Tuesday, November 06, 2007
U. S. Monthly Deaths in Iraq
I wrote yesterday about changes in opinion of the Iraq war. In the process I said that the death toll is rarely presented in systematic form by news coverage. Totals, or totals for the month are frequently mentioned, but seldom in the context of the entire war. Likewise, yesterday's news story was that 2007 has now become the costliest year, with more U.S. deaths than in any previous year of the war. So let's take a little of our own medicine and put the monthly totals in context.
The last two months have indeed seen substantially fewer US losses than any previous months in 2007. April, May and June produced exceptionally high casualty counts with only 5 previous months reaching the same level of over 100 deaths. In contrast, October casualties fell to under 40 deaths, a low matched in only 7 previous months.
But looking at the last 12 months, it is really only September and October that have been well below recent casualty rates. There is some visual impression of a sharp decline since May, but that is deceptive since May was the third highest death toll of the entire war.
The bottom line: deaths have declined recently and especially in the last two months. But that decline is from very high levels compared to the rates in the entire war. Even the "lower" September rate is actually in the middle of rates for the war as a whole.
There is a lot of month-to-month variation in the death rate. That makes it a bit hard to see the systematic trend in the midst of the variability. The plot below shows the trend in deaths, abstracting out the noise of month to month variation.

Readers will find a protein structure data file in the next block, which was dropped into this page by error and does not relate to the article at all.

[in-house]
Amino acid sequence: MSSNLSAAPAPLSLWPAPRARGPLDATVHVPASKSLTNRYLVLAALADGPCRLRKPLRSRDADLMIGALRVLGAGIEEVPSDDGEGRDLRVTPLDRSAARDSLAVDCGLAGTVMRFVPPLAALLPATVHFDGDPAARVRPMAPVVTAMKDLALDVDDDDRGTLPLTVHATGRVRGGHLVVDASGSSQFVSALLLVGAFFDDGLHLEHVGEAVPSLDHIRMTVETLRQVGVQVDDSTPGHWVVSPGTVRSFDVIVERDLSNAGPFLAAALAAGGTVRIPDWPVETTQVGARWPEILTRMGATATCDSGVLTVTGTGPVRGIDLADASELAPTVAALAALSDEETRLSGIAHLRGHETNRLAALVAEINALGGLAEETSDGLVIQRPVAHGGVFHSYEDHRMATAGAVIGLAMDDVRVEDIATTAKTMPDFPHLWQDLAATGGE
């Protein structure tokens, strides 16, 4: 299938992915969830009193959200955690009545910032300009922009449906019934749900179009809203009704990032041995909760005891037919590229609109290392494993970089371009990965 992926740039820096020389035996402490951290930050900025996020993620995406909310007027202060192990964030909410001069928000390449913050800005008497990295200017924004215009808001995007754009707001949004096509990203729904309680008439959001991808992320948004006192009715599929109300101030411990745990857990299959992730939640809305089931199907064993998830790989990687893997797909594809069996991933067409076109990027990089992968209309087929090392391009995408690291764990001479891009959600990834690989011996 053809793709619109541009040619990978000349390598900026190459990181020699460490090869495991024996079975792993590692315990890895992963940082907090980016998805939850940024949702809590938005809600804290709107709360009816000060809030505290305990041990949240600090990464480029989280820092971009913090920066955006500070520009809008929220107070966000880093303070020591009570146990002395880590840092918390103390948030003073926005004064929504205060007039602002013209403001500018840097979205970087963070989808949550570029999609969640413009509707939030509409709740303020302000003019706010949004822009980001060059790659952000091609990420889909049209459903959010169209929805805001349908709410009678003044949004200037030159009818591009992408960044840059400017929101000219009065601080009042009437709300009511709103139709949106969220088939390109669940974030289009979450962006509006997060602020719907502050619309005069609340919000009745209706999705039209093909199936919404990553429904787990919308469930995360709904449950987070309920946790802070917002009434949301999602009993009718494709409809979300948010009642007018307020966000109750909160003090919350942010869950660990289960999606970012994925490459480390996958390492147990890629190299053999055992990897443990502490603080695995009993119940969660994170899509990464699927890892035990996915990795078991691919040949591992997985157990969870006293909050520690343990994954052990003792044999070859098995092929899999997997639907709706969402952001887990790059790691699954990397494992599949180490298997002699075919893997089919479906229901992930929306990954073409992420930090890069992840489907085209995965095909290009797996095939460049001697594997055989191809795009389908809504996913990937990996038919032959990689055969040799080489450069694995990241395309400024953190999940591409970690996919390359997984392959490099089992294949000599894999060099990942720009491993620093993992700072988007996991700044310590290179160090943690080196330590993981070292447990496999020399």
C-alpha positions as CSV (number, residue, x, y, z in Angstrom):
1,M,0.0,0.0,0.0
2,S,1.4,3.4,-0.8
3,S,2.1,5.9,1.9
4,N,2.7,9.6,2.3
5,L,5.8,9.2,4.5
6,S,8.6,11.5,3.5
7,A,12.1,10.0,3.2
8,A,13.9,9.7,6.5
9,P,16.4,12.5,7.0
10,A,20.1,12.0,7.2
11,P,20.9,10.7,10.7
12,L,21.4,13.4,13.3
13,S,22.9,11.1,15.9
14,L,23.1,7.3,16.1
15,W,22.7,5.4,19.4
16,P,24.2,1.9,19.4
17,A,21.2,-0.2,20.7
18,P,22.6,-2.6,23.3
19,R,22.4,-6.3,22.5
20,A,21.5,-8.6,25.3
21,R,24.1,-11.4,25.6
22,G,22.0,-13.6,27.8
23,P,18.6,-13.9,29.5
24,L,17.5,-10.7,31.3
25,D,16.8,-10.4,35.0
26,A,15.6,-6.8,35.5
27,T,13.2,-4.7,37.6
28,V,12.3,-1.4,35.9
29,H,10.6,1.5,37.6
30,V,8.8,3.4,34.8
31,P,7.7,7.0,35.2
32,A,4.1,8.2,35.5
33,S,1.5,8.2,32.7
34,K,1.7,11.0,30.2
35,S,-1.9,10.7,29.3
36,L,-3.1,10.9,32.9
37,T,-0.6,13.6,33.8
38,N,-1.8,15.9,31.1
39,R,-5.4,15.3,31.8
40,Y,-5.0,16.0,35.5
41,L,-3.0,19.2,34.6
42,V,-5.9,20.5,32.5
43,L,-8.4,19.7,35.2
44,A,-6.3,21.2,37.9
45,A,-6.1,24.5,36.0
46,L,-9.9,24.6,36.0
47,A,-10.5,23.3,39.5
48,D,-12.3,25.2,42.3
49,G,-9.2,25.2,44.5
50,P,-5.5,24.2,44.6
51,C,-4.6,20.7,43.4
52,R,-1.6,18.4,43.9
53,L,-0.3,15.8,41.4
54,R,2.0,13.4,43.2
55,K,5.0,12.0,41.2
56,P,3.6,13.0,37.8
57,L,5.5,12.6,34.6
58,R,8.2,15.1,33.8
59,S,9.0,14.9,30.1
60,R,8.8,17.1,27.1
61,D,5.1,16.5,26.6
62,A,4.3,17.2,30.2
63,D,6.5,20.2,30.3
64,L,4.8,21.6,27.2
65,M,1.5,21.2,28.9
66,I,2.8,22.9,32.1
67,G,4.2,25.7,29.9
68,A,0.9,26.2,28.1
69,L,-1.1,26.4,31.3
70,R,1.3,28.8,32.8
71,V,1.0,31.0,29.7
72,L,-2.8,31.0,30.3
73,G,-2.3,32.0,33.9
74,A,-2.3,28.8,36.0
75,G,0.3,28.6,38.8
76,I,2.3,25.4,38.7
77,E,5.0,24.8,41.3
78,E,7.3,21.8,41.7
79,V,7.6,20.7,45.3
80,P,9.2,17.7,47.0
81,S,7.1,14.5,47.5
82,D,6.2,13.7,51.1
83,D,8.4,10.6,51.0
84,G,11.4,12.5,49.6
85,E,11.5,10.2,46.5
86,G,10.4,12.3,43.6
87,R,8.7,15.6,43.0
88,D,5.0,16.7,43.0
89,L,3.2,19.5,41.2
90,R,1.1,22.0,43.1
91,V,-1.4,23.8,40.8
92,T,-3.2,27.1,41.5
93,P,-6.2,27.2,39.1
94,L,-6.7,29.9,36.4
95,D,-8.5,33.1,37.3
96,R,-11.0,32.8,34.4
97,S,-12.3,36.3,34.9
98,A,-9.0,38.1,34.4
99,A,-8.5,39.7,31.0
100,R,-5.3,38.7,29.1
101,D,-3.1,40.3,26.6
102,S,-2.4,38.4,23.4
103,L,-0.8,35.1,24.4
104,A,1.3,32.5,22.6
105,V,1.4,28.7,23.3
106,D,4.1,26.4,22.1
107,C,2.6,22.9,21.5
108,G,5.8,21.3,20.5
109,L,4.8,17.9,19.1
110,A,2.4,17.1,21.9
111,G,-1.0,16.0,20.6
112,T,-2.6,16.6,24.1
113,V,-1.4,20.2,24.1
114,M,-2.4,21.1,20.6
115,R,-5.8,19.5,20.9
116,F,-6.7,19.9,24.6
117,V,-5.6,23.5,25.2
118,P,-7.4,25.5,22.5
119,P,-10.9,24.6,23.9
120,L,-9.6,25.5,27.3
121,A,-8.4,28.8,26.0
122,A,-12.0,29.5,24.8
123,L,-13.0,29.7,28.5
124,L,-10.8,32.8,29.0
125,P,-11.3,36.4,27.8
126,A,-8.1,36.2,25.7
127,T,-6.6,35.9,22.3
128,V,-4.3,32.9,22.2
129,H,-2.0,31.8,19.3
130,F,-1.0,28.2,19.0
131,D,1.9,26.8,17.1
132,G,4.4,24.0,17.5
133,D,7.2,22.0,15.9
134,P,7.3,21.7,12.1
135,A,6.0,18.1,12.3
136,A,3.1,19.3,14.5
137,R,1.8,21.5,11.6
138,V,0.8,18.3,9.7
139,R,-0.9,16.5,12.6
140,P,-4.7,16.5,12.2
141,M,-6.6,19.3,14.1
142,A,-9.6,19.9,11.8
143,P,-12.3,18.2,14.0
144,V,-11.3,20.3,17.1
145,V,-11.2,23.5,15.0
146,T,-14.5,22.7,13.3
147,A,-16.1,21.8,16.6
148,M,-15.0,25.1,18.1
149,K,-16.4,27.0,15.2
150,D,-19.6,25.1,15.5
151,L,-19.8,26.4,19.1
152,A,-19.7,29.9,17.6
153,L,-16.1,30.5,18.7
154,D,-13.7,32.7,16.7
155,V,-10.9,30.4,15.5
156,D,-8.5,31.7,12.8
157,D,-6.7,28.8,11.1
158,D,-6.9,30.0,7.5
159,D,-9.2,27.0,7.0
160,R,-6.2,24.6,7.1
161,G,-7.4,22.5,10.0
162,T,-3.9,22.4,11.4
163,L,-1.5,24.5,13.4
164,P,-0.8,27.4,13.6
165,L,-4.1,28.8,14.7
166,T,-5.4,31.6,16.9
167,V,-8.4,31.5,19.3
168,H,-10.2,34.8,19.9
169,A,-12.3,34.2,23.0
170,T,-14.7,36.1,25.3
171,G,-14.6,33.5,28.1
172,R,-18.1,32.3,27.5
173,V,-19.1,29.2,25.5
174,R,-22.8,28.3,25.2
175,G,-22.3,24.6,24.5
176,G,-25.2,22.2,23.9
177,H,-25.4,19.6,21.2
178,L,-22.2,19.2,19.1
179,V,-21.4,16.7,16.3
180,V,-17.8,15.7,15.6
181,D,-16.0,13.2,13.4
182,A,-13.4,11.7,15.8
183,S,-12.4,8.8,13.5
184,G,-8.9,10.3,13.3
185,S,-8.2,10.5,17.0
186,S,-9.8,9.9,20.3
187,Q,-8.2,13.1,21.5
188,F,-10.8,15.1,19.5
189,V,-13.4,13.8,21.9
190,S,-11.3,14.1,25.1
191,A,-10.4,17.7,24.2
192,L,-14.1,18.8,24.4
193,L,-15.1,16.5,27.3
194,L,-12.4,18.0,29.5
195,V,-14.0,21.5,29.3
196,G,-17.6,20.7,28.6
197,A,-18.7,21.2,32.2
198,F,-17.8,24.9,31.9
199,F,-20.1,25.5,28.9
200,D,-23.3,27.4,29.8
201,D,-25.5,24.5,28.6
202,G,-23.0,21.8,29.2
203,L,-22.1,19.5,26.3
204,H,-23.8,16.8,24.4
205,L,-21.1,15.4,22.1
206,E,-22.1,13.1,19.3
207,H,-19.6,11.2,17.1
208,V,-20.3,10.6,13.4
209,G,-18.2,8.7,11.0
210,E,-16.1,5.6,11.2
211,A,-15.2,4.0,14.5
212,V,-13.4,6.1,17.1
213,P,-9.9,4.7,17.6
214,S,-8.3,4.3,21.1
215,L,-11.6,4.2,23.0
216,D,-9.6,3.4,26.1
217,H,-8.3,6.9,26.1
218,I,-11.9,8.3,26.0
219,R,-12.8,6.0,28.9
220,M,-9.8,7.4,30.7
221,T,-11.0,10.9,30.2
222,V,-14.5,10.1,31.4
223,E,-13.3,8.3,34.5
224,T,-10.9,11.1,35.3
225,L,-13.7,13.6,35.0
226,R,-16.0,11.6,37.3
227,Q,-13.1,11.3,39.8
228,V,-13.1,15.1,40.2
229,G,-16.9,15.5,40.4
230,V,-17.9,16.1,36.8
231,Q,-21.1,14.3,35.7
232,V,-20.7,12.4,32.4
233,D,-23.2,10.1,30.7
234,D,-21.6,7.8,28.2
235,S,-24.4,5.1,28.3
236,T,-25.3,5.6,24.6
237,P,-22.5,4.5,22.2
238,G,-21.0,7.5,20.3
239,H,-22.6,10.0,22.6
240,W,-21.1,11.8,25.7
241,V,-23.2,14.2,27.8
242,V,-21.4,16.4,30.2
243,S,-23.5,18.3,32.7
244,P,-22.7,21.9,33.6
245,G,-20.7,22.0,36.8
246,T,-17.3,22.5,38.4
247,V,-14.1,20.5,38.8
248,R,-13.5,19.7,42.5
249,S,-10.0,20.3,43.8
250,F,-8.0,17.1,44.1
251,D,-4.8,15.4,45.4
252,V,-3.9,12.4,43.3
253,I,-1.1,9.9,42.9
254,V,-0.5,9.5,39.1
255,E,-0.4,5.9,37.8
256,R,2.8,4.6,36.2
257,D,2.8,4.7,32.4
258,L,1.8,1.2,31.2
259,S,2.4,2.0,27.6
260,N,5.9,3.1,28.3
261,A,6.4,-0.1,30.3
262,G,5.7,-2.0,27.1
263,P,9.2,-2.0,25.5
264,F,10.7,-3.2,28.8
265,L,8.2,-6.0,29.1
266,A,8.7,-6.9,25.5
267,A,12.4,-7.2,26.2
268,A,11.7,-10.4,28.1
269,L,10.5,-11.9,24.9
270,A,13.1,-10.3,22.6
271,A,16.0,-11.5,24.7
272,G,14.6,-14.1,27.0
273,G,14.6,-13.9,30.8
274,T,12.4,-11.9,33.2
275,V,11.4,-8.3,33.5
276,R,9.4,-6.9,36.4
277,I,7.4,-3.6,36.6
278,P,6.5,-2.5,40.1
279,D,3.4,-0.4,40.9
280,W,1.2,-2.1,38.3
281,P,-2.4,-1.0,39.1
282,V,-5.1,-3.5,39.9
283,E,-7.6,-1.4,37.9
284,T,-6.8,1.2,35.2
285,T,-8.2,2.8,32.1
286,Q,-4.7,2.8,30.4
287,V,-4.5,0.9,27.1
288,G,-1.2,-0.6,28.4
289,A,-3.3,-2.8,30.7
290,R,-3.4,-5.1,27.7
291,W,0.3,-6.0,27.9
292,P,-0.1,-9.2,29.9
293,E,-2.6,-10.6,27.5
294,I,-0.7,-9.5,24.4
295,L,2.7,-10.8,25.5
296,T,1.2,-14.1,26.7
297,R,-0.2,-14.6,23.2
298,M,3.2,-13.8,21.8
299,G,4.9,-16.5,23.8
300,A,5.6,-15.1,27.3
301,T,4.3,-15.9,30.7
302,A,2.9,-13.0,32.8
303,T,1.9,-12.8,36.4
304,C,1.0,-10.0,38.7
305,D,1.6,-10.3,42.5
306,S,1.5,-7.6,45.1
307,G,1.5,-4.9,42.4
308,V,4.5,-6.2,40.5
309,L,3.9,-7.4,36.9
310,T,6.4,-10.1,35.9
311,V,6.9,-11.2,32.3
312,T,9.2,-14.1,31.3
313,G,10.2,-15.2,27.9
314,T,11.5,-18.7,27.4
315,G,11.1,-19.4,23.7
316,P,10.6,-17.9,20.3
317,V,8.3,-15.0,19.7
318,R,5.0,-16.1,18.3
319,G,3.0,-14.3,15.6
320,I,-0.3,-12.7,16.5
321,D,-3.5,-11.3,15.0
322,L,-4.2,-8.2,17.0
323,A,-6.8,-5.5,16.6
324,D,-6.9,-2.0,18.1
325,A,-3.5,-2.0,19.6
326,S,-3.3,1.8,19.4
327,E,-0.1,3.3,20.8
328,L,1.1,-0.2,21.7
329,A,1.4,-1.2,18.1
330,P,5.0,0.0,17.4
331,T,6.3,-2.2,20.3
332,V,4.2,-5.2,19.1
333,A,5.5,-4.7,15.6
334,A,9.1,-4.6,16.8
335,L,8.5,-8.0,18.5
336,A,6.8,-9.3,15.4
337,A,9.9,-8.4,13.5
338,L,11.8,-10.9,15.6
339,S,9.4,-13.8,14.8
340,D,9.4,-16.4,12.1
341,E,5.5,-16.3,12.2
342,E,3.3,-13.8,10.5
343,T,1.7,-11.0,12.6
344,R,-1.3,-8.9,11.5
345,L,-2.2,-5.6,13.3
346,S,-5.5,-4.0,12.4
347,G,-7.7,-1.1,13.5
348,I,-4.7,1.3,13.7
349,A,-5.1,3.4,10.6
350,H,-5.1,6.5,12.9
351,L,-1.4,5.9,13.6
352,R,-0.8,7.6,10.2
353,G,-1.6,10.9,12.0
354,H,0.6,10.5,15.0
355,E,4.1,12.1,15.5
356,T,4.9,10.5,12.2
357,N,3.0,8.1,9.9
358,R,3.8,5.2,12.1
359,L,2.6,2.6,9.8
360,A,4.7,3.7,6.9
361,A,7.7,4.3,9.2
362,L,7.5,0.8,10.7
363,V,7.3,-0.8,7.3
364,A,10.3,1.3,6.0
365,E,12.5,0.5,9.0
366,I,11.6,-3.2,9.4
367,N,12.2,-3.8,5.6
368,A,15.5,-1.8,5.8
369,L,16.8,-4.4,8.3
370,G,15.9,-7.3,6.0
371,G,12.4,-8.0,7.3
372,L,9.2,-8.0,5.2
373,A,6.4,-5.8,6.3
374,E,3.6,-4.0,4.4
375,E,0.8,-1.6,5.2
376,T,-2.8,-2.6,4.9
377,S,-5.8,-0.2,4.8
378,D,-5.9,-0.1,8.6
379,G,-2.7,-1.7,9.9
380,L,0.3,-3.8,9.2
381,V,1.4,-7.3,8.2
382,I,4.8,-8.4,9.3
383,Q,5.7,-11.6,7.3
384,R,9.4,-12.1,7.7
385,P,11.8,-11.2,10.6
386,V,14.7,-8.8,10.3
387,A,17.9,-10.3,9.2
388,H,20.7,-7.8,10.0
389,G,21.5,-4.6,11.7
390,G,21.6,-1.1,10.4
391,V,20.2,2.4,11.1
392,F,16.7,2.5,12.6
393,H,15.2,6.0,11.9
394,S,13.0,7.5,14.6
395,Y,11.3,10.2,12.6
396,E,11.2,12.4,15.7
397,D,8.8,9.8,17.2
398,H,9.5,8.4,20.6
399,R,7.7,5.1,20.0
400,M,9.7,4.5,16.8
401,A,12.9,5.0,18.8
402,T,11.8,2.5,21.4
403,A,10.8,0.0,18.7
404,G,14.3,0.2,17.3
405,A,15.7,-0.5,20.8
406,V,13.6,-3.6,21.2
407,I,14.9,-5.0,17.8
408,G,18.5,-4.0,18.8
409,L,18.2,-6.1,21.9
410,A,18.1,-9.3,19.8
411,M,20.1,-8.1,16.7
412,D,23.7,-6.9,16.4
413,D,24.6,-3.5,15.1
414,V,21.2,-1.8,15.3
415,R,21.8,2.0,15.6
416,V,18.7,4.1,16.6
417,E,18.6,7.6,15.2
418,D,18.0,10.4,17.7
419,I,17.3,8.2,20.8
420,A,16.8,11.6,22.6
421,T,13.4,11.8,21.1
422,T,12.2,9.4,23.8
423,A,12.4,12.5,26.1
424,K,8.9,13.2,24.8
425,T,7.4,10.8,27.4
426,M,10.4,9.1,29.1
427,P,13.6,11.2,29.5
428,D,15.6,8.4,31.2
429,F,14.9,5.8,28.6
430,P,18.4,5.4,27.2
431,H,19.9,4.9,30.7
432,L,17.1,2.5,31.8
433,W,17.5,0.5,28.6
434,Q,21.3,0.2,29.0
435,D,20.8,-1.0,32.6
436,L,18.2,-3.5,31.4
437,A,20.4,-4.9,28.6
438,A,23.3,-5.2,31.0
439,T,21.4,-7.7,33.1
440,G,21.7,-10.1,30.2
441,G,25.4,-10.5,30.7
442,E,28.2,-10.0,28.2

We see three clear phases. After the invasion, deaths fell to about 45 per month and stayed there until early 2004. Then the rate increased over a period of about 4-6 months to a new and more intense rate of about 67 deaths per month. This became the status quo death rate for the second half of 2004, all of 2005 and the first half or so of 2006. Late 2006 saw an increase which peaked in the first half of 2007, with an apparent fall since. The current trend estimate stands at the low 60s, not much different from the 2004-2006 level. Unless the very low casualty rate of October becomes the new norm, we are back to about where we have been since mid-2004. It seems more likely that October will prove to have been unusually low and November and subsequent rates will return to around 60 deaths per month. (This is a statistical, not a military judgment. At the moment, October looks out of line with the rest of the data, so a good statistical guess is that subsequent months will be closer to the trend. Of course if conditions or tactics have changed in ways that actually reduce the risk, then casualties can remain near October's low level.)
Yesterday my point was that opinion on the war has turned somewhat more positive, but that while changes in the "objective" facts of the war might contribute some to that shift, the stronger driver of opinion was political debate from Washington. Looked at over the entire course of the war, there have been large month-to-month changes in the casualty rate. Opinion on the war shows no evidence of such high variability, as it should if opinion of the war simply and directly mirrored contemporaneous casualty rates. Rather we've seen a pretty consistent long run decline in positive views of the war, but in 2007 a flattening of the trend followed by a recent rise in positive views of the war. Those changes came despite the substantial rise in casualties in 2007. There is little evidence of a direct link of opinion to current casualty rates.